After the opening day shooting will begin not earlier than one-hal* hour before sunrise and stop at sundown.


Secretary. FRANK B. O'CONNELL, (Cut this out and carry with you)


Nebraska Hunters to Enjoy Big Pheasant Crop

THE seventh annual pheasant hunt in Nebraska will take place at 7 A. M. October 22nd and continue until October 31st at 6 P. M. This will give Nebraska hunters full ten days hunting.

The open territory this year will be exactly the same as last year. Seventy-six counties will be open, with only seventeen counties closed. The Game Commission would have preferred to open three or four more northwestern counties where the birds are numerous, but decided not to do so on account of the prairie chicken and grouse. These birds are frequently mistaken for hen pheasants and many are accidentally killed. The Commission is particularly anxious to preserve the present chicken and grouse.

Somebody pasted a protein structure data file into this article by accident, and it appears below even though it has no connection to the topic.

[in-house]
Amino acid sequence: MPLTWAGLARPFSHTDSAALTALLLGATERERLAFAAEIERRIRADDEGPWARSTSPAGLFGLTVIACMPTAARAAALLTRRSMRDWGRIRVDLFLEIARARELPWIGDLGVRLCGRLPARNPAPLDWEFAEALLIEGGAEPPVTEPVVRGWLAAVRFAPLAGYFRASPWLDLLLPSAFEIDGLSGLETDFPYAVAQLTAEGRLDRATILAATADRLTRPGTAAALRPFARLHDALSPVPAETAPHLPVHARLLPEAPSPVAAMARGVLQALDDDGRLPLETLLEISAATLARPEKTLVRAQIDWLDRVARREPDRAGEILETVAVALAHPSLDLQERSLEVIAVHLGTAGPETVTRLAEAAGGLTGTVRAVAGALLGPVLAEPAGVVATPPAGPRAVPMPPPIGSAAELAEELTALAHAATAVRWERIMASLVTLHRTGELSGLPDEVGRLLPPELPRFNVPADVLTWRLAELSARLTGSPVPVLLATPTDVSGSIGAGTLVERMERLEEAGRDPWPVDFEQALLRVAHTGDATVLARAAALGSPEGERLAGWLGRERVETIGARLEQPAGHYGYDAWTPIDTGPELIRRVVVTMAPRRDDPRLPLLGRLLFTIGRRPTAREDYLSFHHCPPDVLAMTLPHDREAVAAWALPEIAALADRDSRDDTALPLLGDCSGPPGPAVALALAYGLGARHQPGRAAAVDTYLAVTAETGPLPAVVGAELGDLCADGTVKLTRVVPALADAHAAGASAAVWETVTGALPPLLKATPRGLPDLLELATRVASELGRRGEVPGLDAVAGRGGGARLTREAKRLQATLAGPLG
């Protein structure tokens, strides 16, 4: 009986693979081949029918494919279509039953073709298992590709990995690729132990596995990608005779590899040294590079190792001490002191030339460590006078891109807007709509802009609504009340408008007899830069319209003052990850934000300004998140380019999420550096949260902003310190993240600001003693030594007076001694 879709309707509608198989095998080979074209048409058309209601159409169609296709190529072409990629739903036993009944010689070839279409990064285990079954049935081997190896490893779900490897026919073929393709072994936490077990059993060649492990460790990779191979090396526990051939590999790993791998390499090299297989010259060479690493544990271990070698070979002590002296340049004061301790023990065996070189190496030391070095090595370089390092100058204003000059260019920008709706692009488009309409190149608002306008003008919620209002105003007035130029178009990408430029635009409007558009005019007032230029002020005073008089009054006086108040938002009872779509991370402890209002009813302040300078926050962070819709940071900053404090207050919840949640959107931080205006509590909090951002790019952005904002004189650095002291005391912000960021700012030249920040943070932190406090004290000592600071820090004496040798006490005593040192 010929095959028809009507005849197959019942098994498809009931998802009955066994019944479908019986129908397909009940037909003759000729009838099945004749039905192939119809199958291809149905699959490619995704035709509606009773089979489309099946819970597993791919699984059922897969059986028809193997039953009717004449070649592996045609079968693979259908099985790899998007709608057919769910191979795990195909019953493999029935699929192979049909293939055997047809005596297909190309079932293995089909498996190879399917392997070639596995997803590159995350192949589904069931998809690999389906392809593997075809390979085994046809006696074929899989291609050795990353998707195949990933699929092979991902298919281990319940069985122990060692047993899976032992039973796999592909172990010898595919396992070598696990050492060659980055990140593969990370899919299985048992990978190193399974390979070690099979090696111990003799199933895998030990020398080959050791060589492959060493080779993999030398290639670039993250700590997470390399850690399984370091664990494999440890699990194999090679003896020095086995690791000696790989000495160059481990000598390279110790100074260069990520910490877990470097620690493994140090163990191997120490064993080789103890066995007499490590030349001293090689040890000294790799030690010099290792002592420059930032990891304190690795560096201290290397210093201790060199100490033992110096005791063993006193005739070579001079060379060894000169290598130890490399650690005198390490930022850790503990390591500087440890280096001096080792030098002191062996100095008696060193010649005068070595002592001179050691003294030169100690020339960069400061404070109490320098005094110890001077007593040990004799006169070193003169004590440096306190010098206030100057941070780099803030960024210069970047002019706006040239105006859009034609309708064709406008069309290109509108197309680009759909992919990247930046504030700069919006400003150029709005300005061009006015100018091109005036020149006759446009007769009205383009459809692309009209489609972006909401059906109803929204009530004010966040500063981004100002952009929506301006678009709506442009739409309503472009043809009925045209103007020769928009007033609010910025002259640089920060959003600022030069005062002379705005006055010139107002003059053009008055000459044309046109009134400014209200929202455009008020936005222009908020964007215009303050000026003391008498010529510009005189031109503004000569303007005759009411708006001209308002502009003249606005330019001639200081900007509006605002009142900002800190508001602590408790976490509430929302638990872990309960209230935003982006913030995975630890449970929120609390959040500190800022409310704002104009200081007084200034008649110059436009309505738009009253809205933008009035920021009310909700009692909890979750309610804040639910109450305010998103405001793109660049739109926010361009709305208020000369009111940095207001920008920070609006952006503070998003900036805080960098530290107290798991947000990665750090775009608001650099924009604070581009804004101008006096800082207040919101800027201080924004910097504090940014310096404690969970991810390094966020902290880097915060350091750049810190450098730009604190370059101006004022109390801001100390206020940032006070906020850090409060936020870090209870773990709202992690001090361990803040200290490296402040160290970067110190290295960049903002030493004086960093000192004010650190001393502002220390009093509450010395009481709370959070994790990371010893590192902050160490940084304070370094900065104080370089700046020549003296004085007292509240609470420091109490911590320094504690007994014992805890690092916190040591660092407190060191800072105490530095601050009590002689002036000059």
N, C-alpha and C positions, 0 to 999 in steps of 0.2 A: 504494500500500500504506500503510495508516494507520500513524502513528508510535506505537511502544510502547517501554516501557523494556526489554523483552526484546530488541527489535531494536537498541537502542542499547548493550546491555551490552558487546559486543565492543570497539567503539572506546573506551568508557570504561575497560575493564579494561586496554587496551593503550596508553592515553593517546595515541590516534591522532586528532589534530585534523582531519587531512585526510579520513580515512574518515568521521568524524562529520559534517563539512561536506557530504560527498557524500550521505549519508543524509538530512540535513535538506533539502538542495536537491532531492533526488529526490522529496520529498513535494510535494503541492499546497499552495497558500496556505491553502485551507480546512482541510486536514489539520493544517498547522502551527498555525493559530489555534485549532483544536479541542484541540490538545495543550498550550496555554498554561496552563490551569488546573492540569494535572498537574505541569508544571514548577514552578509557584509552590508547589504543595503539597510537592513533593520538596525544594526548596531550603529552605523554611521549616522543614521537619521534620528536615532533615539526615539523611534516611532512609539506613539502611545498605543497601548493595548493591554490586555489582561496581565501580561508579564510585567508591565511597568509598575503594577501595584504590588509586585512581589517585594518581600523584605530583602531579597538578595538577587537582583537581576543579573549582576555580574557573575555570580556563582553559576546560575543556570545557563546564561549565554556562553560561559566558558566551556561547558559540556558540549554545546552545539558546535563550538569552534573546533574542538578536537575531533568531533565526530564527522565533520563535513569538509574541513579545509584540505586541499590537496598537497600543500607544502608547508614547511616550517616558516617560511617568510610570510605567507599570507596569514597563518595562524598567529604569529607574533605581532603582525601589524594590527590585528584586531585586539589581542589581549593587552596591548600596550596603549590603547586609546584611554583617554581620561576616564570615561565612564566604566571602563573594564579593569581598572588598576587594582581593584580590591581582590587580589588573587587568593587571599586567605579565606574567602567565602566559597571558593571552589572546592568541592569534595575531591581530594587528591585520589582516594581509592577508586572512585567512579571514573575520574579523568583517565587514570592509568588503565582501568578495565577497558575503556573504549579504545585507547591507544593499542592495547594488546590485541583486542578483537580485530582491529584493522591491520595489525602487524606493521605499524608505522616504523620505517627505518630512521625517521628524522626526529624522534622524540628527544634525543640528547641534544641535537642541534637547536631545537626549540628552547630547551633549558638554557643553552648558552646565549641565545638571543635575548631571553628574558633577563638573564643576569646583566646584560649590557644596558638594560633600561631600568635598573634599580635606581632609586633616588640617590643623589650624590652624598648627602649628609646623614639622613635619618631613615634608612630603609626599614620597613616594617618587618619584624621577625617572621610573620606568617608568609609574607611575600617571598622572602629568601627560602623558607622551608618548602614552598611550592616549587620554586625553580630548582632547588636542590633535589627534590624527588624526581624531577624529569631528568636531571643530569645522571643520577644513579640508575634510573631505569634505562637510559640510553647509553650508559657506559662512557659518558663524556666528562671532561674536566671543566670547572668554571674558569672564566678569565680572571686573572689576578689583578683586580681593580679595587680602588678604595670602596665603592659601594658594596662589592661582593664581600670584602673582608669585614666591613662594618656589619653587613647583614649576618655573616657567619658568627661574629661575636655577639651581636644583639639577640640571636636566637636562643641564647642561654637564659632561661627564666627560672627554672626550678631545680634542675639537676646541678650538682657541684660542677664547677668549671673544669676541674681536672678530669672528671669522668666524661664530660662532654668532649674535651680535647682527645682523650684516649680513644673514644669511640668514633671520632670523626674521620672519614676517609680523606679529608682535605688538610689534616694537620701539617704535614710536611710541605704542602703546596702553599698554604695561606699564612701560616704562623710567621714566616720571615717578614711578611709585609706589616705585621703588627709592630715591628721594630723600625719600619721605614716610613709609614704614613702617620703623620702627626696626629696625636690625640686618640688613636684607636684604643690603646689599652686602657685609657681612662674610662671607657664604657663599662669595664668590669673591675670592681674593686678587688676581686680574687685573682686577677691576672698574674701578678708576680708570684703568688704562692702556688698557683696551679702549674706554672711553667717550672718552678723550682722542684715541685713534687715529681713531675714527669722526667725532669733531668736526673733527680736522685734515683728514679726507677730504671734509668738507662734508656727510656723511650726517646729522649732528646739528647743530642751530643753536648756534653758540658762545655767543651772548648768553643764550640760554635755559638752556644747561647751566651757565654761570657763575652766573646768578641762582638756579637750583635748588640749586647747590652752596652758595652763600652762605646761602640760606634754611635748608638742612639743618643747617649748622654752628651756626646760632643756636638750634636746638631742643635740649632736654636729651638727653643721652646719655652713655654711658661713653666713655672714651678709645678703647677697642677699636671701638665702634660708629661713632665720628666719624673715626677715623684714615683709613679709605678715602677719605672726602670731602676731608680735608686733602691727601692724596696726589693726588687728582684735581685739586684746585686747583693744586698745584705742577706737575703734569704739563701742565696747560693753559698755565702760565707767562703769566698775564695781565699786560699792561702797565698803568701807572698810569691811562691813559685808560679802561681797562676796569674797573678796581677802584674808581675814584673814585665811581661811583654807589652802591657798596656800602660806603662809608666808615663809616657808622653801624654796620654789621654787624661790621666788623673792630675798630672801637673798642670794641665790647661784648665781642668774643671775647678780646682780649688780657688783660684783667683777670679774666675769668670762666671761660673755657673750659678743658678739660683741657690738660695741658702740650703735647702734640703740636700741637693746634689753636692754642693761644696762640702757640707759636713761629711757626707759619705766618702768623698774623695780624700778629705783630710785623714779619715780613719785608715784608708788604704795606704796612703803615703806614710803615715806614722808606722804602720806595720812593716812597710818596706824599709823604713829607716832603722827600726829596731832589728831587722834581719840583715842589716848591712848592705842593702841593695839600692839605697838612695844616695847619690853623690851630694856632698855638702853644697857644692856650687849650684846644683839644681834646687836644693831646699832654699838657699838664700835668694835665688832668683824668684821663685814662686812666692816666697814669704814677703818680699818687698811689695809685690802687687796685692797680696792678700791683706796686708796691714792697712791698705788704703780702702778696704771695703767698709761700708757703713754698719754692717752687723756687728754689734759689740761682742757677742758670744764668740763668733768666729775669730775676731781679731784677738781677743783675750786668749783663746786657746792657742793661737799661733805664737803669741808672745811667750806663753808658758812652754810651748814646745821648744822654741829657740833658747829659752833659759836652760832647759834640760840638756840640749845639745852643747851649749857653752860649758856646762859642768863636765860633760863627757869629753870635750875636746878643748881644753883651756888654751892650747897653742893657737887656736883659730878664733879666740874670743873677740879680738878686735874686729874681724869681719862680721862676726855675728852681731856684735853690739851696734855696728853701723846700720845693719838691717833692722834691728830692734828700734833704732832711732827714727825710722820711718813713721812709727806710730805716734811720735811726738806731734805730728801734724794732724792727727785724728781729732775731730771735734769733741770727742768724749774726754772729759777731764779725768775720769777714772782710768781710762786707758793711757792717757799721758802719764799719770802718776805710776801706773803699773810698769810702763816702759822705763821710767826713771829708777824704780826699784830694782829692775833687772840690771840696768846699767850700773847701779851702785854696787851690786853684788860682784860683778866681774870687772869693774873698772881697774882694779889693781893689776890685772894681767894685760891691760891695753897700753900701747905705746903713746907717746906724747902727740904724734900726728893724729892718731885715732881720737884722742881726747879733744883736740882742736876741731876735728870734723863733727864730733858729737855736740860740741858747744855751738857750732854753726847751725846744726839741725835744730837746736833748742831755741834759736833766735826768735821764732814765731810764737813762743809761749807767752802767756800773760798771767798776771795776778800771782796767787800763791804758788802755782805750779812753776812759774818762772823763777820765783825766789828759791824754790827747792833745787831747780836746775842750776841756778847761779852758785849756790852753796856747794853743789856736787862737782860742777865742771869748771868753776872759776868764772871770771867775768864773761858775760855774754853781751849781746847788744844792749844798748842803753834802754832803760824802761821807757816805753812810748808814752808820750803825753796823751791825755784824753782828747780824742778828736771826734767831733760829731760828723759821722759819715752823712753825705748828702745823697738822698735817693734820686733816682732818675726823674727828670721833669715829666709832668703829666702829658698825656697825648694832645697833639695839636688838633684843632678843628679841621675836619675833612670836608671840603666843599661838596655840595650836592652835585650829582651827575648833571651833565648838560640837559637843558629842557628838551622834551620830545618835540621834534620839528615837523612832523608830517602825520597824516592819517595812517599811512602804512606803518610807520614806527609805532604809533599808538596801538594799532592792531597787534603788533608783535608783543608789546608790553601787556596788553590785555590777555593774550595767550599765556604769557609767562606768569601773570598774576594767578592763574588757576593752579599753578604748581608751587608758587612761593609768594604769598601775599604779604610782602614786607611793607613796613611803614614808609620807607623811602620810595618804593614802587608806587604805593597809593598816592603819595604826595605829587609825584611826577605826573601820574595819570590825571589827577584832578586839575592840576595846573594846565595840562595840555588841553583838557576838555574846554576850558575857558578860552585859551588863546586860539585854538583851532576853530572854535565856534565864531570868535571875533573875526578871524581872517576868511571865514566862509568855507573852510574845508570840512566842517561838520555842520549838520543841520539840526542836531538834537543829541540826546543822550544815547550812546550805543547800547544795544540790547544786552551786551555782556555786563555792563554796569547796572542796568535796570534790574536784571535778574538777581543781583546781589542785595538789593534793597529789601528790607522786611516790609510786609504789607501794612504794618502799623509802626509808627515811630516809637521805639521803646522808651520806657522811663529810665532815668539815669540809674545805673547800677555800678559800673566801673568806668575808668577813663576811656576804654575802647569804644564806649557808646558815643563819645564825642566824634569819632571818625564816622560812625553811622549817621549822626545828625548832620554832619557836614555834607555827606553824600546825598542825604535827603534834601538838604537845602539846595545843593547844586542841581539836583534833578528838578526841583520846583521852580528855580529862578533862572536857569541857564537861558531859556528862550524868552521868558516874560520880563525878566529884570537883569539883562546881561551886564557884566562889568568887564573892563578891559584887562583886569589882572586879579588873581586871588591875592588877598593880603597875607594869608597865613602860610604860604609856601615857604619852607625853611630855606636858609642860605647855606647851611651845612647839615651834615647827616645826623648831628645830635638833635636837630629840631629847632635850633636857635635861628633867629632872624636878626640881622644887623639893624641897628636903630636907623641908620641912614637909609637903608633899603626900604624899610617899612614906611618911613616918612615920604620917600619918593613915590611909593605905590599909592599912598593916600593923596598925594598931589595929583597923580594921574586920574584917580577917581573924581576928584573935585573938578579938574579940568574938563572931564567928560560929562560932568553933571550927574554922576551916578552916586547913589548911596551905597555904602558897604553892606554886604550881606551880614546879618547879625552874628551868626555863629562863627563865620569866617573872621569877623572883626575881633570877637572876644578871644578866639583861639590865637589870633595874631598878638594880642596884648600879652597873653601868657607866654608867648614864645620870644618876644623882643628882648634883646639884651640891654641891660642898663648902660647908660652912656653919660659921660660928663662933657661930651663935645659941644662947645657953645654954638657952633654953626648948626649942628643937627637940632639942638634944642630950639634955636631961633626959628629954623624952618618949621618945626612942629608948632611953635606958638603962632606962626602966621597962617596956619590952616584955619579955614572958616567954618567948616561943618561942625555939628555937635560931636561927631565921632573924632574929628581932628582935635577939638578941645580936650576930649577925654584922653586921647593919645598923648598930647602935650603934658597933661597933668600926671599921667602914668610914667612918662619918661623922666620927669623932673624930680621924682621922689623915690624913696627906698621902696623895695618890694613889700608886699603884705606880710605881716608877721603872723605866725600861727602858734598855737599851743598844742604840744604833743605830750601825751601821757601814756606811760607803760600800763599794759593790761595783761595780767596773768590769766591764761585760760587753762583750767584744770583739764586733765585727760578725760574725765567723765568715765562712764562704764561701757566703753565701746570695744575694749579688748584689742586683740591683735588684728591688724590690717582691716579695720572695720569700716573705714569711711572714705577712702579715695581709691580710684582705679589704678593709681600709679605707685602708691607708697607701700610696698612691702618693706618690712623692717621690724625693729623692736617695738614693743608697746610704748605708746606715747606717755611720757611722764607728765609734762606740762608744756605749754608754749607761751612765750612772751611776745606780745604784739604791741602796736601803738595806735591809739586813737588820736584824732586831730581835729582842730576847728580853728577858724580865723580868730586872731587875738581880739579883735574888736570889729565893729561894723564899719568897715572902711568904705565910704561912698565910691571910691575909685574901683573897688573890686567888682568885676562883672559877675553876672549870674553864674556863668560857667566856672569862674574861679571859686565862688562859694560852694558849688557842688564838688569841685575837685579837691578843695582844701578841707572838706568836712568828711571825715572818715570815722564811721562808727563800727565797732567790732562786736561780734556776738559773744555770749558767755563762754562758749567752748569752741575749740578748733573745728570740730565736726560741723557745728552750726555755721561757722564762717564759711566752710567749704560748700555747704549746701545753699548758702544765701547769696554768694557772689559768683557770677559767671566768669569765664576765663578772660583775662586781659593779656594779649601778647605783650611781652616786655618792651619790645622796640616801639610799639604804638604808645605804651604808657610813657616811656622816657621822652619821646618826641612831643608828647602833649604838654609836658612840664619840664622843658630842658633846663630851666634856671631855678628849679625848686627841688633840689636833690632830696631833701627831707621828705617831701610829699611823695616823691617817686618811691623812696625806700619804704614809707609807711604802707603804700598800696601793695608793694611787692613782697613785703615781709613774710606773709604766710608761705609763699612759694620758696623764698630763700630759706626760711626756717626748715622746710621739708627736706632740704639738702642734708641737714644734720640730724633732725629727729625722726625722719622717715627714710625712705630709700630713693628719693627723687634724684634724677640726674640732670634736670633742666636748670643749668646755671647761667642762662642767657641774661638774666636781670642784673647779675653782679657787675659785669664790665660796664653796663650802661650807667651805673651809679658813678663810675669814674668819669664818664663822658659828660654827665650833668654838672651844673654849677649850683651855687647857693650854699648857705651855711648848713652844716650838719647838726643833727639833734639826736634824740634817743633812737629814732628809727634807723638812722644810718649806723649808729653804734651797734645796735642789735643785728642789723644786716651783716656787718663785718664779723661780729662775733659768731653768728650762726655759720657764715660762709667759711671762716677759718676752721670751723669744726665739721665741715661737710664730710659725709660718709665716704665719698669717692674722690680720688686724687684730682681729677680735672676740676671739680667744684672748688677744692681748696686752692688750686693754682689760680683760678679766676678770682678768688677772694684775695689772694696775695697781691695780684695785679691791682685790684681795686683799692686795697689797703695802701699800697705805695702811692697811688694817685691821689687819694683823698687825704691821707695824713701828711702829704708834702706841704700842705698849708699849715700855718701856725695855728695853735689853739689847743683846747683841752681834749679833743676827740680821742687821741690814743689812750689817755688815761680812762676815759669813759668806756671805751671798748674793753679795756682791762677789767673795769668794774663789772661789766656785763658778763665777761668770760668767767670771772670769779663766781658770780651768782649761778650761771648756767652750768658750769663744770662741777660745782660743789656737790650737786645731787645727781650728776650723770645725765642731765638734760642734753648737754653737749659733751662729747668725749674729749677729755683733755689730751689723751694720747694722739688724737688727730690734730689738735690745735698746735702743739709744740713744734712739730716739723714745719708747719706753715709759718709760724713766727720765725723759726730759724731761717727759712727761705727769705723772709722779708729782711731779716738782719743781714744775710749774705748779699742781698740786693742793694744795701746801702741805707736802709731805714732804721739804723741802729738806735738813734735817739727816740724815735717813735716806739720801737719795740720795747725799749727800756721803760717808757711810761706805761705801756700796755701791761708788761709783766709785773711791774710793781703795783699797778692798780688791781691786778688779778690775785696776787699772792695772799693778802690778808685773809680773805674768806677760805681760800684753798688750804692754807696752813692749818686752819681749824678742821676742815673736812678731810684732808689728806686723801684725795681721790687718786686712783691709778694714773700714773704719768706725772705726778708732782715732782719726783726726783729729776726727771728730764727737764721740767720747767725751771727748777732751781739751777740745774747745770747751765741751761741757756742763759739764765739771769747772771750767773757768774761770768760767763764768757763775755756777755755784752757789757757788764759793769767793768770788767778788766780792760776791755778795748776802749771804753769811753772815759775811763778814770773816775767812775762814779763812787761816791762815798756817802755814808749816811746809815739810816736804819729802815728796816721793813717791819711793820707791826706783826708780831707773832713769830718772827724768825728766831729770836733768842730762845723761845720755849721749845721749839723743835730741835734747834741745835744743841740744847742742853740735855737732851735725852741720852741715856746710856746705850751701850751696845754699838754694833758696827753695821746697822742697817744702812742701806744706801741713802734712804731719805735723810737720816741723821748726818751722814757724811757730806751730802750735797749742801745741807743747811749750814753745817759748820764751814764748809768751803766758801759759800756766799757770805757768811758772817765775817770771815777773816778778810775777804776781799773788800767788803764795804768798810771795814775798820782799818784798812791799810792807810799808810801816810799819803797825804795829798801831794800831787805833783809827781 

There is a change in the bag limits on the birds this year. While the limit remains five birds each day or five birds in possession, this fall either five cock birds or three cock birds and two hens may be taken. Last year only one hen was permitted.

The official order, opening the pheasant season, follows:

In accordance with Chapter 70, Session Laws, 19 31, State of Nebraska, an open season on ringneck pheasants is hereby declared in all parts of Nebraska EXCEPT the following counties:

Box Butte Otoe Cass Pawnee Cherry Richardson Dawes Sarpy Douglas Saunders Gage Sheridan Johnson Sioux Lancaster Washington Nemaha